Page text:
The Cats hinted they may be on the look-out for another senior assistant to work under coach Chris Scott.
The side was forced to shuffle its coaching staff in October, moving former Geelong VFL coach Dale Amos to an assistant position to replace new Adelaide coach Brenton Sanderson.
Amos was replaced by former Richmond on-baller and Essendon coach Matthew Knights.
And citing the heavy costs of sending an entire squad of players abroad for a specialised program, Geelong said it would rather spend its money on its football department.
Cats chief executive Brian Cook said while the club wanted to continue to be innovative, they had to consider their priorities.
“It’s more about, if you’ve got to pick between a couple of very good assistant coaches or bringing your leadership academy up to a certain level, versus altitude training, we make a decision," Cook told specialist sports radio SEN.
“We can’t do everything.
“Because we don’t turn over - we turn over 48 million - but there’s some clubs turning over up to 70 or 80 million.
“So we just haven’t got the dollars.”
Cook said there was no scientific evidence that proved the expeditions to mountainous regions for low-oxygen conditioning offered any short-term benefits, declaring it was only worth committing to over the space of half a decade.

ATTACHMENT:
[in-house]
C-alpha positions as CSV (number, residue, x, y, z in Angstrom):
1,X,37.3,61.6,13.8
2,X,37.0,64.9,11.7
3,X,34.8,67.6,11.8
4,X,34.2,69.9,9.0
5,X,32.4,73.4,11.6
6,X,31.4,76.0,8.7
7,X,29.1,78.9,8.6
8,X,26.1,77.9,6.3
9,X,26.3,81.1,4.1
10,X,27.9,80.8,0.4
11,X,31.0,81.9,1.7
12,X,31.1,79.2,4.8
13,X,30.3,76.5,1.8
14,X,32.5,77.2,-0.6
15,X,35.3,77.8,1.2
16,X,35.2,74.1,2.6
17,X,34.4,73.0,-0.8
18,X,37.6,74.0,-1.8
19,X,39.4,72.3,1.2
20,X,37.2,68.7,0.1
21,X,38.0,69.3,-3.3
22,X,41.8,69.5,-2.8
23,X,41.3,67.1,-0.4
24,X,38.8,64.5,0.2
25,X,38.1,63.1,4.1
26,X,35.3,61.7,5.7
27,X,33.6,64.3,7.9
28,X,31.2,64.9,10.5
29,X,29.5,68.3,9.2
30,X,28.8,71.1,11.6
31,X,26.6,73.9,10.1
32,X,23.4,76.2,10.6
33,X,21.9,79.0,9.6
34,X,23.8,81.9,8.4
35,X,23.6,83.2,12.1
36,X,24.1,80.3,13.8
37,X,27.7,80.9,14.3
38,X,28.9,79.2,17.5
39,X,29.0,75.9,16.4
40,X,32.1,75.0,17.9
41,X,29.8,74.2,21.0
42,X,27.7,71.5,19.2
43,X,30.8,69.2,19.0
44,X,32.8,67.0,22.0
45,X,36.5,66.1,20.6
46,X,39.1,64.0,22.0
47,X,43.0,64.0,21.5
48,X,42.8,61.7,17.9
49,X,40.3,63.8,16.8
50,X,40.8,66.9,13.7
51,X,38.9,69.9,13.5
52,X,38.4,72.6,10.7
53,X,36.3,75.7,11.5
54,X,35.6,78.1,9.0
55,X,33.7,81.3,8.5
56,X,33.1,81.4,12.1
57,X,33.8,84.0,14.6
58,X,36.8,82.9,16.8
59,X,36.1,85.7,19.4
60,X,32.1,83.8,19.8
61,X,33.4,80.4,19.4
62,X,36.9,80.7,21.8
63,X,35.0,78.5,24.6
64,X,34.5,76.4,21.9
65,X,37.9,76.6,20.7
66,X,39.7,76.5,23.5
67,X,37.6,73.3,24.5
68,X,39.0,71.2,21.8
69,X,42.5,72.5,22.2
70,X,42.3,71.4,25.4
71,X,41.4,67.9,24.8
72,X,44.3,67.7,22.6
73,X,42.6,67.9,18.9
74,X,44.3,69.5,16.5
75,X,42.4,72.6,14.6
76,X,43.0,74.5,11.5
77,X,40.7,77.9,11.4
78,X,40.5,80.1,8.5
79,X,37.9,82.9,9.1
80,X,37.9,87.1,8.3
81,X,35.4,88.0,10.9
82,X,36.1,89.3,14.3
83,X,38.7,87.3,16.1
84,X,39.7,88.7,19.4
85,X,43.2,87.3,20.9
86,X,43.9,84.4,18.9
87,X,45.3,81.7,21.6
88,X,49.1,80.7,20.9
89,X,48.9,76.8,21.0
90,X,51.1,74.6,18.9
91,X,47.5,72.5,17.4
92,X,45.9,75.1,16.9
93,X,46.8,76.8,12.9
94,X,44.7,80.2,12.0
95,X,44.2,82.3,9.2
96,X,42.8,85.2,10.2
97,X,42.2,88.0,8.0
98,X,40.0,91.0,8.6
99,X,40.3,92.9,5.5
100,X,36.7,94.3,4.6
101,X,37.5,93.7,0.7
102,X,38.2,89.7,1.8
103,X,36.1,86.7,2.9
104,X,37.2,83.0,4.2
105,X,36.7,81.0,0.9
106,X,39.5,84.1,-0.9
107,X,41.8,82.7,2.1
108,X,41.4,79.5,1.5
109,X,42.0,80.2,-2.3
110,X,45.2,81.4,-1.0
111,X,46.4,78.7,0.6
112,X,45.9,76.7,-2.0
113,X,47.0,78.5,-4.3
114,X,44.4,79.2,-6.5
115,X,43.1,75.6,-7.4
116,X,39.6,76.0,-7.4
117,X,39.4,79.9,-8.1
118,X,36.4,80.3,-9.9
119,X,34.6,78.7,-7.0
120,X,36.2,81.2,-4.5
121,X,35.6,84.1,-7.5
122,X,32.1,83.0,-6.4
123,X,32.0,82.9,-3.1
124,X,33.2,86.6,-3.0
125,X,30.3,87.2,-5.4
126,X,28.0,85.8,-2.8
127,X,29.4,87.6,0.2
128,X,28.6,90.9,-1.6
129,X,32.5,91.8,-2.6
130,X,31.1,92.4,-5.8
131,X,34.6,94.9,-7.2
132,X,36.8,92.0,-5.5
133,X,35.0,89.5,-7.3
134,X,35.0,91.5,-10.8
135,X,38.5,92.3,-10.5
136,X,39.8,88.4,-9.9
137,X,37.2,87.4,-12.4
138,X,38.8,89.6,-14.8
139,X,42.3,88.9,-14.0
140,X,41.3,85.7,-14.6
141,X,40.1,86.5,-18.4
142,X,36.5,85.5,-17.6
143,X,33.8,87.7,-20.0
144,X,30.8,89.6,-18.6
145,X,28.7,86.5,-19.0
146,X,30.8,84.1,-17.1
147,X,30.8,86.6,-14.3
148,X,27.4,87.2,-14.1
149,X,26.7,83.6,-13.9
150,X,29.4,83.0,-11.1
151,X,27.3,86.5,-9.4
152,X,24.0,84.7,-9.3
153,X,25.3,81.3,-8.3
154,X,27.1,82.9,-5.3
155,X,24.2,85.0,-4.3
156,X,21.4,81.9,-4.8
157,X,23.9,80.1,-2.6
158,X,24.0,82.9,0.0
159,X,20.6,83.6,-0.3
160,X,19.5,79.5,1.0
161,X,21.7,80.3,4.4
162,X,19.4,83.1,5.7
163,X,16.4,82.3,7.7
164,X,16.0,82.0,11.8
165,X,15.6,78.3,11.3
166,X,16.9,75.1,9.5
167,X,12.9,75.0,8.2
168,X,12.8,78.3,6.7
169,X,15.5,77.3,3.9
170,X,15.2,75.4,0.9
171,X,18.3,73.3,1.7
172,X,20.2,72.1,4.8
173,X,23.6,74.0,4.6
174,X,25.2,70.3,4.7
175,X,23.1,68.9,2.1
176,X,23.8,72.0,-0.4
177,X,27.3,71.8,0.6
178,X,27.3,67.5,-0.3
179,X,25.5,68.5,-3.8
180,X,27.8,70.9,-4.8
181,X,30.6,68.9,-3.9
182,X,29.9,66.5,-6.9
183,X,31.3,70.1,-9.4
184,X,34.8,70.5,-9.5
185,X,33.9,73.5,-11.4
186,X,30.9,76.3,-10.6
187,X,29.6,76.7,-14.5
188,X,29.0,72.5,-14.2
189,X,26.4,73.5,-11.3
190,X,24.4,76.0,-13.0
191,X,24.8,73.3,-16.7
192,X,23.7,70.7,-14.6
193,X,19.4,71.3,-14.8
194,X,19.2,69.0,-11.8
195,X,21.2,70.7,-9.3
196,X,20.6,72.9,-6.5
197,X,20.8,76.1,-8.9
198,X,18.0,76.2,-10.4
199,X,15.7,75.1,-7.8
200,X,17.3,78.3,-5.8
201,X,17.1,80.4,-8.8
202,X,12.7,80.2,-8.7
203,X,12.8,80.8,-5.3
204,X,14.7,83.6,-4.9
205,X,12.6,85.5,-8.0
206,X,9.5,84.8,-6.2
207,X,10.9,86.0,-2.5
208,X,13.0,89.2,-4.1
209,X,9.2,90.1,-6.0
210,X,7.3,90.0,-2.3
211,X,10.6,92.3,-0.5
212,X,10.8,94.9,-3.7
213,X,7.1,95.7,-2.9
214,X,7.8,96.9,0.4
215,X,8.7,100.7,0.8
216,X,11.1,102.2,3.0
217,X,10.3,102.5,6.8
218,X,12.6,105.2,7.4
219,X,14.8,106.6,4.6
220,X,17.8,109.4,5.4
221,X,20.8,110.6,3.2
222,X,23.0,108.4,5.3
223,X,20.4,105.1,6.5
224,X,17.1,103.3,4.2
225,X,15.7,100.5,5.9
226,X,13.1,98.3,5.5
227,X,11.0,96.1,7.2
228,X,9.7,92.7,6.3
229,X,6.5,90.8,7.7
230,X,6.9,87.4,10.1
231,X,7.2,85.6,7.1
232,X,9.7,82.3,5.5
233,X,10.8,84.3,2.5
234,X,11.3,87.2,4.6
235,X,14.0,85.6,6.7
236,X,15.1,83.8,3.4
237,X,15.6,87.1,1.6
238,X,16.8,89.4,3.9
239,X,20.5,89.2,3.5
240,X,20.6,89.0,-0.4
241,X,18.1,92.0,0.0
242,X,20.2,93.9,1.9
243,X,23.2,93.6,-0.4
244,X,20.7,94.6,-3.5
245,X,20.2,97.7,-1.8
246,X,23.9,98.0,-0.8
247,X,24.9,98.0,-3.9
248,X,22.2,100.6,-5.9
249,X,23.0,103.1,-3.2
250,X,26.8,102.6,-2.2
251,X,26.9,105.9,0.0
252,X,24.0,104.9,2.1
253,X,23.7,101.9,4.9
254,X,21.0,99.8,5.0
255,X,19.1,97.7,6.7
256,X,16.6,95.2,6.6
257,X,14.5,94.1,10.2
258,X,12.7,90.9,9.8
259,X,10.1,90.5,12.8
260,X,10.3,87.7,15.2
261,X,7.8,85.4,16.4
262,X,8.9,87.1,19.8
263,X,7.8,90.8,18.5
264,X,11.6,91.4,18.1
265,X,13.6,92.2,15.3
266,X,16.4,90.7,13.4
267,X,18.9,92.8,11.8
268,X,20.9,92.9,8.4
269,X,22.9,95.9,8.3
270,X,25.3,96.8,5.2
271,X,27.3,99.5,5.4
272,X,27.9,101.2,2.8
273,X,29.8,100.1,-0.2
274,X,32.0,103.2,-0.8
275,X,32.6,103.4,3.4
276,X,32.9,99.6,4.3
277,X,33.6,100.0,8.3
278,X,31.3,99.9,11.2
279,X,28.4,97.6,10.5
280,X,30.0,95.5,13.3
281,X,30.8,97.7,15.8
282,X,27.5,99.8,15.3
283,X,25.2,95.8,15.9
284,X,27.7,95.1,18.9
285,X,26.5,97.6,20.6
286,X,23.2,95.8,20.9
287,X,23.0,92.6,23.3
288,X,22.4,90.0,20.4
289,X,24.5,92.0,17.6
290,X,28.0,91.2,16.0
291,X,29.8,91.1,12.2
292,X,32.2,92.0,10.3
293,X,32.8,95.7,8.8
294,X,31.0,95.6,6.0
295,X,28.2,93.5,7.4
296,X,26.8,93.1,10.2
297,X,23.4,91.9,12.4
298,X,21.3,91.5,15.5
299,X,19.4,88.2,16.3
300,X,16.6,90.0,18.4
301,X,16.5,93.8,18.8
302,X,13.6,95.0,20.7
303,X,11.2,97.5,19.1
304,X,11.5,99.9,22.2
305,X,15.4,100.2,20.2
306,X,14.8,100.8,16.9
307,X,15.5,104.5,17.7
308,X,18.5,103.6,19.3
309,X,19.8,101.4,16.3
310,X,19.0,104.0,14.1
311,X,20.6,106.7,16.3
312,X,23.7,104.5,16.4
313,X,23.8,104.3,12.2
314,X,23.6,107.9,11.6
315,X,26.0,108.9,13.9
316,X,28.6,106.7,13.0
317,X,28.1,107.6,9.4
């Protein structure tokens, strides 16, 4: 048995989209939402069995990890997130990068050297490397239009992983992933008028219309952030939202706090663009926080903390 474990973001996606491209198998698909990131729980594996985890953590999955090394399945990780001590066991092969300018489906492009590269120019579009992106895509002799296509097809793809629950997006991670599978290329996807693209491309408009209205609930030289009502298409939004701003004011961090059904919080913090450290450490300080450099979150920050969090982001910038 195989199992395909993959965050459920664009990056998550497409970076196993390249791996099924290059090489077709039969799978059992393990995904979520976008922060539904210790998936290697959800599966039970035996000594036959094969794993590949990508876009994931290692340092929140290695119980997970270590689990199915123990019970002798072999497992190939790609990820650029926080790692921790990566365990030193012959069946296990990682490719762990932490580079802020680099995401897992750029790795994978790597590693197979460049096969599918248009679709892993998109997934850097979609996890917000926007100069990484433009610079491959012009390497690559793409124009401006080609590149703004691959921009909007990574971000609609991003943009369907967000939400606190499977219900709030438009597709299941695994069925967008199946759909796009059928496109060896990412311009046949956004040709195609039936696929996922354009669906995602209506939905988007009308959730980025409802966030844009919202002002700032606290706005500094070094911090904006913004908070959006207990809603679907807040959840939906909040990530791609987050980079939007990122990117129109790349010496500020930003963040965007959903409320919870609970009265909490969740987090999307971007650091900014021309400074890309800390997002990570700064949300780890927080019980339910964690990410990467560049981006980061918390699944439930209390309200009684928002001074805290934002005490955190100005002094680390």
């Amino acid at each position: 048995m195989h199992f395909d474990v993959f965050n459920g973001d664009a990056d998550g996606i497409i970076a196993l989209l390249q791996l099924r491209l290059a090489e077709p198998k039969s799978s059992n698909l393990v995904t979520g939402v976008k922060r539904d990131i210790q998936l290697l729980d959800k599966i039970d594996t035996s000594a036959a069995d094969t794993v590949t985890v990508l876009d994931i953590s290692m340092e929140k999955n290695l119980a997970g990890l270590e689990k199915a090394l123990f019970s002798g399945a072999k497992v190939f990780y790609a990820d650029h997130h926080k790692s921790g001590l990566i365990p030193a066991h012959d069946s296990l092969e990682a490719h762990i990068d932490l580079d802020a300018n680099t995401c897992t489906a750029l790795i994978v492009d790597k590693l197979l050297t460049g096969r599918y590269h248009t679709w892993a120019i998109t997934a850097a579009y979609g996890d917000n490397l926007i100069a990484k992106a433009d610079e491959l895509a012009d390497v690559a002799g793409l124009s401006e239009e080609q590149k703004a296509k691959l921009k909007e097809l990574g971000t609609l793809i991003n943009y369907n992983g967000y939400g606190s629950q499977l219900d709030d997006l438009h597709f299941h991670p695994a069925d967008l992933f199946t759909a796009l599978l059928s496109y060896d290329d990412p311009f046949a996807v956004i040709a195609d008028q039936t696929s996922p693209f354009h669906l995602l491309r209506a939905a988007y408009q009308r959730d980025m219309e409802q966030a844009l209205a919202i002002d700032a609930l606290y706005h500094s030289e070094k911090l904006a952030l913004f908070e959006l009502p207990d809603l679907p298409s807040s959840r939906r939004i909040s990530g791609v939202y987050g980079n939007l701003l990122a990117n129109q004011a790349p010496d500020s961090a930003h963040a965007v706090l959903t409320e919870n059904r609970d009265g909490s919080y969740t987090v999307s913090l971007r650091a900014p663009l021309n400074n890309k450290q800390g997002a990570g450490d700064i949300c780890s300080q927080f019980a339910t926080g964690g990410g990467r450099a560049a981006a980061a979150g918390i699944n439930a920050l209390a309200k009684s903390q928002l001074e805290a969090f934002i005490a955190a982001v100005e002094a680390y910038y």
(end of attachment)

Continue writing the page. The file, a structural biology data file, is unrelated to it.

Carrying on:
"If you're going to genuinely commit to altitude training, because it has an accumulated effect over time, you need to commit to a five-year program," he said.
"It's no use going to Arizona for one year, you really need to do it for five years.
"So if you're going to commit to it properly, you're going to commit to something like a million dollars.
"I don't think there is any research around the world that actually says altitude training improves your performance by "x" amount of per cent.
"It's not that defined yet."
Geelong sent a group of its young players to Falls Creek in Victoria’s ski fields and the club is considering installing a climate room at Kardinia Park.
Cook admitted the club had heavily debated following the likes of Collingwood, Brisbane and Gold Coast in sending players to altitude training camps in the Arizona.
“It was debated at length by the football department and amongst the coaches and the sports scientists and the medical staff, all three got together and probably had three or four meetings on it,” Cook said.
“It’s become such a big thing and we at the moment are I think number two or three at football expenditure amongst AFL clubs, so we’re very high up there at the moment.
“And so it’s not as though we’re not spending a lot in that area, we really are now, whereas maybe 10 years ago we weren’t.”